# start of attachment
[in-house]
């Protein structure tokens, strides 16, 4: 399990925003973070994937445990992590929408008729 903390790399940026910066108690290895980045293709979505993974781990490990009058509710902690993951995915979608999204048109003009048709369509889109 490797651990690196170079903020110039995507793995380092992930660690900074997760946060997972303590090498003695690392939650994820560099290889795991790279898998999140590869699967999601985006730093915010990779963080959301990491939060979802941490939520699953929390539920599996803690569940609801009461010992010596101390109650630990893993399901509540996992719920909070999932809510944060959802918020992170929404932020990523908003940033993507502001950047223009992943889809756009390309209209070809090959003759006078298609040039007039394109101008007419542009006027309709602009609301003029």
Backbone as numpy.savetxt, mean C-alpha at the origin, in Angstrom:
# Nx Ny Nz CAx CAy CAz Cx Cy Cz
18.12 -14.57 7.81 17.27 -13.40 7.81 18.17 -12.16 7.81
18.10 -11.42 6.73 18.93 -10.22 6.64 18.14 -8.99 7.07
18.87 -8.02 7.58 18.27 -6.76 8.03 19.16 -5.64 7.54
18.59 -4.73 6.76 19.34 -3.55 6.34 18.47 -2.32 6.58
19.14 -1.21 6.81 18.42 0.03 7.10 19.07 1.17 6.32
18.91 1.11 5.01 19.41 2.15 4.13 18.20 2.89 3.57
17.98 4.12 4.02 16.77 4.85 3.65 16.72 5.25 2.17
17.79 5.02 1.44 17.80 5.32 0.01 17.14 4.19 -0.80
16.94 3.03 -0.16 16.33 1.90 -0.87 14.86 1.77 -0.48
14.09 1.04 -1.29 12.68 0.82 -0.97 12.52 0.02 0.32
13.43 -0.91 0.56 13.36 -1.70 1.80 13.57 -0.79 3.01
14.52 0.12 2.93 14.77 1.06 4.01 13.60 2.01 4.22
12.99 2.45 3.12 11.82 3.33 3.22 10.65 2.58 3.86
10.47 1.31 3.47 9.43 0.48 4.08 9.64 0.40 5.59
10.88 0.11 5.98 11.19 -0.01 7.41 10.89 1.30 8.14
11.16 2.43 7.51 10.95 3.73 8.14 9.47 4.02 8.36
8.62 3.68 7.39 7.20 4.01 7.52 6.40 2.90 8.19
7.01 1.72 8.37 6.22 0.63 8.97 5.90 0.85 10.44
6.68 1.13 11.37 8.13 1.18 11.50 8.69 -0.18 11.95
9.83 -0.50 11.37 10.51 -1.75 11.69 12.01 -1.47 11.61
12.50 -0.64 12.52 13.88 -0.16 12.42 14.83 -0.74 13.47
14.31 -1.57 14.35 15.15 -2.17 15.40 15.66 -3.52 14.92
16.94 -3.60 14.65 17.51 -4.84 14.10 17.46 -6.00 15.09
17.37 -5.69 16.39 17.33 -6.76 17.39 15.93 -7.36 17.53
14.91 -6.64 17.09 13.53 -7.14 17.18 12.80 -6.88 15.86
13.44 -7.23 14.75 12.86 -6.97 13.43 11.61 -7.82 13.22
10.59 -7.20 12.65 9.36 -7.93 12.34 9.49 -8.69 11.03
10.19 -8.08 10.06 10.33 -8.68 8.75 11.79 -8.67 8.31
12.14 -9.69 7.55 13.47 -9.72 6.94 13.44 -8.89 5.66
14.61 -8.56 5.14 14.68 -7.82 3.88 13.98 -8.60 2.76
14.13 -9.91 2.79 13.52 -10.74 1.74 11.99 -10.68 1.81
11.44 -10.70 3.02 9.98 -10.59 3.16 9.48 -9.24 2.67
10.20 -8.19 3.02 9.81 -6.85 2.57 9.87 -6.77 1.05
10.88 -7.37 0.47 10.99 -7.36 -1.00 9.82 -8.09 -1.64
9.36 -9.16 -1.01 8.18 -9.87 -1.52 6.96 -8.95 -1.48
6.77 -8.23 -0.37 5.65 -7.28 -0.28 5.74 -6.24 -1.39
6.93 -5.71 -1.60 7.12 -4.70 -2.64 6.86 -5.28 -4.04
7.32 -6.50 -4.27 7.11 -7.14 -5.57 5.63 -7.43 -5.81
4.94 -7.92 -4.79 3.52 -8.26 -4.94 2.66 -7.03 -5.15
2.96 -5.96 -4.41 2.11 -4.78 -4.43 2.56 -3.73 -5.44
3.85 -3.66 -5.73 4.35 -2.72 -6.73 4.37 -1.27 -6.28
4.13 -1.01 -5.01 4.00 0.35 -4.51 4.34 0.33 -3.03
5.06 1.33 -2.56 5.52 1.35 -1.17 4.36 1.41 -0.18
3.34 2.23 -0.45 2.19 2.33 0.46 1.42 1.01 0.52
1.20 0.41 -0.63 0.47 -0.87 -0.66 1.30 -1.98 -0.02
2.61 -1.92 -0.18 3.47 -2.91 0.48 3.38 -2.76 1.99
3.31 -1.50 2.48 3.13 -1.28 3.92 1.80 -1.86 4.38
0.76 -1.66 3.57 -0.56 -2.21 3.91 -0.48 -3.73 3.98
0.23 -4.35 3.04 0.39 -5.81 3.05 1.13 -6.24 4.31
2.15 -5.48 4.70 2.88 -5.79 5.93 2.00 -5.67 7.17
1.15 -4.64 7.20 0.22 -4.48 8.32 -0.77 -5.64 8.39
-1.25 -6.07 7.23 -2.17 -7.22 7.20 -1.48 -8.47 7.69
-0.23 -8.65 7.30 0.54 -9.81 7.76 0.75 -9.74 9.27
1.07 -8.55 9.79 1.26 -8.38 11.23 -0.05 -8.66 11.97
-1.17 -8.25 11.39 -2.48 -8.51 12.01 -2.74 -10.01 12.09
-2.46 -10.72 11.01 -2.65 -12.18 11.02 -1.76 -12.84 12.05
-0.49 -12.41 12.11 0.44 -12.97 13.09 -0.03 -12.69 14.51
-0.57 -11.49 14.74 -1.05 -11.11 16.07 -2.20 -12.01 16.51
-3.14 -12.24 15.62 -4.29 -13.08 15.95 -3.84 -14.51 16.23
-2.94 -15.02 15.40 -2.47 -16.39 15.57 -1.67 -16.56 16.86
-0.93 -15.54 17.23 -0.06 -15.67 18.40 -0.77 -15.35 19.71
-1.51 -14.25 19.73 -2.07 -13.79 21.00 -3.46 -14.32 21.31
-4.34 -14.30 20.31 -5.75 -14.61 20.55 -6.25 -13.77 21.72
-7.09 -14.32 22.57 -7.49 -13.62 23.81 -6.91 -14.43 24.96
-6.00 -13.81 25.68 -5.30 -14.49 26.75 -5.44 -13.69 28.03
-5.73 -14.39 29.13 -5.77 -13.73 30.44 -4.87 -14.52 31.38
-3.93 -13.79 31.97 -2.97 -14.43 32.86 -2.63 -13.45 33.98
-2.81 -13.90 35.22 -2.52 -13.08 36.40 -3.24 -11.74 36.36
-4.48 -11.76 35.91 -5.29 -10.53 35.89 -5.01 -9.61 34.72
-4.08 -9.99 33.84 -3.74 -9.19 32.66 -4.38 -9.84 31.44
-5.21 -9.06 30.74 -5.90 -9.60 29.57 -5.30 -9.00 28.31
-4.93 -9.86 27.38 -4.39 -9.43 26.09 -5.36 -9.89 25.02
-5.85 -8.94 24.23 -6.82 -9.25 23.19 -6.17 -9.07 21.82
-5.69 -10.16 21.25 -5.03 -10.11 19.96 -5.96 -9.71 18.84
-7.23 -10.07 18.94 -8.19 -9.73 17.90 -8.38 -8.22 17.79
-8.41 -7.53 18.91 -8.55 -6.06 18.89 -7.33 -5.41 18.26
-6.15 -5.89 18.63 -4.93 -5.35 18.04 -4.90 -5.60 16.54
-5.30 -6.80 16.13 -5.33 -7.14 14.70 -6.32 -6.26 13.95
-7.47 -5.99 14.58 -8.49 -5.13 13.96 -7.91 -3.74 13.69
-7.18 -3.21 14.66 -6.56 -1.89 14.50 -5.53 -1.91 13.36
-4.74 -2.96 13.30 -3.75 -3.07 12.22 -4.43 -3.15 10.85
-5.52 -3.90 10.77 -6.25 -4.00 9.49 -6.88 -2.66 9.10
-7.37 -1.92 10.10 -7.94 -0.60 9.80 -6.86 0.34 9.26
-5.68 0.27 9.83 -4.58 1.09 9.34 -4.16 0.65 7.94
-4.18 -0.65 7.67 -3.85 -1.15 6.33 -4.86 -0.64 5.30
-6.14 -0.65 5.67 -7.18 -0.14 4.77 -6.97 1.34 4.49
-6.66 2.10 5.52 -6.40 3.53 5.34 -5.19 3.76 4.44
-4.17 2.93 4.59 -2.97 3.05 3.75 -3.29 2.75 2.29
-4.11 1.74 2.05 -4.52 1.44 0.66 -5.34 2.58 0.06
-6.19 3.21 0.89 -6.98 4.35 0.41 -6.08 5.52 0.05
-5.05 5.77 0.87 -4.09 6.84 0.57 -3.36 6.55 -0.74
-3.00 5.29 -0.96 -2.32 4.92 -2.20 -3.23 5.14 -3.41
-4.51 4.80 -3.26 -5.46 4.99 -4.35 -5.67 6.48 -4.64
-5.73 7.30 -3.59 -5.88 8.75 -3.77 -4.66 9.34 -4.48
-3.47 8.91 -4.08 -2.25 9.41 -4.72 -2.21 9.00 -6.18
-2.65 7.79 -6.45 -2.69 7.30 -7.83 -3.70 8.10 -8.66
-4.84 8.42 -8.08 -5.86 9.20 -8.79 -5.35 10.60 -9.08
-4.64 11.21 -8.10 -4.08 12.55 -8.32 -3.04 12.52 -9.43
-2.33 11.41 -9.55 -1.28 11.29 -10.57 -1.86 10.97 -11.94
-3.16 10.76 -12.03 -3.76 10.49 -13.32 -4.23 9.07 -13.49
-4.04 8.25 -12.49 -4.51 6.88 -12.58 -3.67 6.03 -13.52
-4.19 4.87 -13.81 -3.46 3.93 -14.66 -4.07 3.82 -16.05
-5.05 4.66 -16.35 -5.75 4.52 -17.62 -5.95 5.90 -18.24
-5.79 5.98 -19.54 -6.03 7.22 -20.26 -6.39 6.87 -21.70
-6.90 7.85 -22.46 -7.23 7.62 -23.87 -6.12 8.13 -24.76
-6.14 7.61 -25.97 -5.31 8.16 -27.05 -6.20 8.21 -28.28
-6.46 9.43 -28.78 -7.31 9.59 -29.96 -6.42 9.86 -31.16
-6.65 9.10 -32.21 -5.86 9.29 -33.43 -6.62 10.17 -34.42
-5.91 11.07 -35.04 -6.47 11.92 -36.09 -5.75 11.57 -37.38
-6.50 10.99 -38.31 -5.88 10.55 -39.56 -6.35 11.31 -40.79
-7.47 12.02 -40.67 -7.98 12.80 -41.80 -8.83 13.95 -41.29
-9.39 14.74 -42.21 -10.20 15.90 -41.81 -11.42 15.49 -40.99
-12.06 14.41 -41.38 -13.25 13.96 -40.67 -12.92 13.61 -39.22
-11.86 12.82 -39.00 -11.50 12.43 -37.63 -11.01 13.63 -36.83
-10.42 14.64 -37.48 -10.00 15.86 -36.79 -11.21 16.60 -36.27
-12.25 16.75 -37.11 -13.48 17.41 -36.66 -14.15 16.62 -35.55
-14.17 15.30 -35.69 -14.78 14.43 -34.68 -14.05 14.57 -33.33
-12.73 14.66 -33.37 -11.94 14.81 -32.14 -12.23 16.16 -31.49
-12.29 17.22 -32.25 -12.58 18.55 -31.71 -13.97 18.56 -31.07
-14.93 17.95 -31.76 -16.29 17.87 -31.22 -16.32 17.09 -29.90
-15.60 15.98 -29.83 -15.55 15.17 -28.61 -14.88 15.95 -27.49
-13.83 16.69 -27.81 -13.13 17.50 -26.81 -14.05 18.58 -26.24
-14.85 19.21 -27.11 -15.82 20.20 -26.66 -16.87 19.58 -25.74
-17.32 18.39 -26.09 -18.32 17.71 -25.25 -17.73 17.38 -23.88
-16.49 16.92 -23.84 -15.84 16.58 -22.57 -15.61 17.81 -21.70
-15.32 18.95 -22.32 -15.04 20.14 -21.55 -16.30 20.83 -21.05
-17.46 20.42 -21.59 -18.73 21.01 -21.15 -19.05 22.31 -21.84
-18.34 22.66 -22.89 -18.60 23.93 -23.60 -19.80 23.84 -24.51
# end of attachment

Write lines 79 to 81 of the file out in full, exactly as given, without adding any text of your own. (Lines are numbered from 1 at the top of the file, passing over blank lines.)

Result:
-7.23 -10.07 18.94 -8.19 -9.73 17.90 -8.38 -8.22 17.79
-8.41 -7.53 18.91 -8.55 -6.06 18.89 -7.33 -5.41 18.26
-6.15 -5.89 18.63 -4.93 -5.35 18.04 -4.90 -5.60 16.54